Some of the newer challenger banks hold branch distribution at the heart of their customer proposition. Metro Bank, for example, has a marketing strategy ‘LOVE YOUR BANK AT LAST’ and it’s ‘store’ proposition is to open 7 days a week, early and late. It has opened 41 branches in the last six years, with a further 59 expected by 2020.


The world largest Building Society, Nationwide, are also seeing positive results. Its strategy is focused on becoming a ‘modern mutual’, adapting to the changes in consumer demand towards evolving digital services, whilst maintaining their commitment to their branch network. Nationwide are the UK’s second largest mortgage and savings provider, and their customer satisfaction results have increased from 4.5% in 2015 to 7.7% at the start of 2016, putting them firmly in the lead of their high-street peer group.


The disrupter?


G4S, a world leading global integrated security company has announced its plans to expand its business to include the management of Bank Branches. The service provider is in talks with the main banks across several European countries including the UK, the Netherlands and Belgium. G4S already deals with £300bn a year or 30 per cent of all the cash in Britain through its handling services and its staff are already working in some Dutch bank branches. The security giant sees this as a valuable business opportunity at a time when many banks are consolidating their high-street presence. Graham Levinson, European CEO for the company, said “It is clear from the number of closures that banks don’t want tellers to be counting cash inside branches. It is simply uneconomic for banks to keep staffing bricks and mortar buildings but it makes sense for us.”


Possible future for Branch distribution


Whilst there are alternatives to traditional branch banking, the offering is not always ‘like for like’. Some challenger banks and building societies are taking advantage of the ‘big four’ reducing their footprint, however, this will only support customers and businesses that have access to one of these branches in their local area. In our view, challenges banks and building societies are unlikely to expand into more rural area’s due to profitability concerns, therefore not a credible alternative for the entire population.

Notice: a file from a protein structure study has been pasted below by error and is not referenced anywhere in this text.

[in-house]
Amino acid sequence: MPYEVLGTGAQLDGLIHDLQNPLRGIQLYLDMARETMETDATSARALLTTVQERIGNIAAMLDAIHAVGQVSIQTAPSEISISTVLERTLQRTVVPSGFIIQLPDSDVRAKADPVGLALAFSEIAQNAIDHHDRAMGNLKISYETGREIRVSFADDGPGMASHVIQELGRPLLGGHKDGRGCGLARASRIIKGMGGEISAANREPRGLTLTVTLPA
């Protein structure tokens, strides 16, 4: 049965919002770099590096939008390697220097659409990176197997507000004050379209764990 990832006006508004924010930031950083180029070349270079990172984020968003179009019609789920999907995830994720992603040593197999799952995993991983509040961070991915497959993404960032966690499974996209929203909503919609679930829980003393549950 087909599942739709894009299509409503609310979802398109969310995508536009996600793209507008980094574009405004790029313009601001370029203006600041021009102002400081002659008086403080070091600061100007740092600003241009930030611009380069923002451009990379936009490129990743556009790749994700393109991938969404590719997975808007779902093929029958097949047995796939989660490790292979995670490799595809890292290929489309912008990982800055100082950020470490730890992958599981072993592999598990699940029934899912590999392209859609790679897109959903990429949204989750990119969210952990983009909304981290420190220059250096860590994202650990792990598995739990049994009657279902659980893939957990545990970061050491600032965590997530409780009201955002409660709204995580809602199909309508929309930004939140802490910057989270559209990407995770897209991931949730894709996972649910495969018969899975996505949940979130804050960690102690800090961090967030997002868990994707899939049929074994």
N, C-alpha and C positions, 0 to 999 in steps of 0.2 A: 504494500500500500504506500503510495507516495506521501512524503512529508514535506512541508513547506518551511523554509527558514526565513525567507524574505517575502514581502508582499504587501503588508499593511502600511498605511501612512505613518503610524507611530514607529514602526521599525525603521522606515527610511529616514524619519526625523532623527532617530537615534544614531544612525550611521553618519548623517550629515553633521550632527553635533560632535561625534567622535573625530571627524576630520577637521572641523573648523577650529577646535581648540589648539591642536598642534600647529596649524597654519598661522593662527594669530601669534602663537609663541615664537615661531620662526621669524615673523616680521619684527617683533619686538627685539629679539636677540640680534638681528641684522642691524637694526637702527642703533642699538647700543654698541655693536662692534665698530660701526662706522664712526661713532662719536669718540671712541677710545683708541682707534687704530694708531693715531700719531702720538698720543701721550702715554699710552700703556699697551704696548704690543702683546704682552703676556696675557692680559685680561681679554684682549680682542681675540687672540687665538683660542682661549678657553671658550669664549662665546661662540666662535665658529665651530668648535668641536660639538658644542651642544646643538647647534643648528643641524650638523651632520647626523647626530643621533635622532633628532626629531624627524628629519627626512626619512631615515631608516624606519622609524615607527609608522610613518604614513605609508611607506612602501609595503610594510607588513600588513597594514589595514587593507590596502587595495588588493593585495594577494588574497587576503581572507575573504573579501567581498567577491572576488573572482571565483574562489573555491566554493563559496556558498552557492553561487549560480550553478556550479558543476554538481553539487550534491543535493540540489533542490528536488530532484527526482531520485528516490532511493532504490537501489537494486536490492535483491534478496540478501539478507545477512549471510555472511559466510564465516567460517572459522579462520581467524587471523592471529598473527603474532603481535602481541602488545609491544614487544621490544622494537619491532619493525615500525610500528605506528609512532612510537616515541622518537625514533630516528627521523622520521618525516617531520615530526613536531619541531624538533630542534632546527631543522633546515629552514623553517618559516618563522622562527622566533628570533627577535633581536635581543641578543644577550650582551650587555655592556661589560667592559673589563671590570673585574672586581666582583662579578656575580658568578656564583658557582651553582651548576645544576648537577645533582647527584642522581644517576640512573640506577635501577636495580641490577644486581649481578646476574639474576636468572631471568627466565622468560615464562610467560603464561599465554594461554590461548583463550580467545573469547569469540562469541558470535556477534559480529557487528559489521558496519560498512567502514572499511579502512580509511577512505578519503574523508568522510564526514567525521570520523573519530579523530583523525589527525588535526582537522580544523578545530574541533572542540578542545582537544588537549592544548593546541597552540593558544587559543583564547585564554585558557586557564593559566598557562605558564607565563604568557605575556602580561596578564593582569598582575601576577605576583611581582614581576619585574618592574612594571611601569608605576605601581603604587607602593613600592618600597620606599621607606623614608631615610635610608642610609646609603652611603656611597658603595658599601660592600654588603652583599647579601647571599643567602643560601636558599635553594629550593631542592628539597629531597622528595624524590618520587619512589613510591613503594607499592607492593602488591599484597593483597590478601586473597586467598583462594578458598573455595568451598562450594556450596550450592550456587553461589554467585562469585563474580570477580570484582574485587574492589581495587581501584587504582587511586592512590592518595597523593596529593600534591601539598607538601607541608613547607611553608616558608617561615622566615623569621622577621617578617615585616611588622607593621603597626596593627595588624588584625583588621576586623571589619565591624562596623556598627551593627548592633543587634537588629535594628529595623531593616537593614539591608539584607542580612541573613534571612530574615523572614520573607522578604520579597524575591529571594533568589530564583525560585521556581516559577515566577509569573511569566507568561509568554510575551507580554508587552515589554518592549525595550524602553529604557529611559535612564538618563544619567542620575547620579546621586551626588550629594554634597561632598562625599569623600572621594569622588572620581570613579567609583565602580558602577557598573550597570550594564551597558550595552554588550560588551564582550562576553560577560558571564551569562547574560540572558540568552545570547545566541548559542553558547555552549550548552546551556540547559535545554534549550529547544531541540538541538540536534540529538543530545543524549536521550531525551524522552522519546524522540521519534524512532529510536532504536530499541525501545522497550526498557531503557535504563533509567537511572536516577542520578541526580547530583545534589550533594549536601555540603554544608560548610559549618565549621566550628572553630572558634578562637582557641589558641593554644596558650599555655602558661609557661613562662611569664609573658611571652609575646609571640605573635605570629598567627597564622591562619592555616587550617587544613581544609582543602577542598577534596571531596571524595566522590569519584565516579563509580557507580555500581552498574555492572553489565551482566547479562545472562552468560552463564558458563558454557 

The Post office, while today not a viable offering, has an extensive branch network exceeding 11,000 and therefore there is potential for further development in the future to improve consistency and broaden the product offering in branch. However, information obtained through the Post Office network report indicates a decline in the overall number of branches in the UK, the largest decrease taking place in rural areas. In the long term this will not provide a viable solution for the whole population.


Although G4S presents an interesting concept, at present it is not clear whether there is appetite to maintain an extensive branch network in areas where customer interactions in branch are limited. An alternative model to consider is similar to the offering provided by NatWest’s ‘Mobile Branch’ where basic banking facilities are offered to rural locations during weekdays. Could G4S utilise or expand their existing cash collection service to offer support in rural areas?


In our view, the current branch distribution model in the UK, even with alternative offerings such as the Post Office, is wide open for further disruption.


Stephanie Crane and Sebastian Anderson, Senior Consultants at Axis Corporate.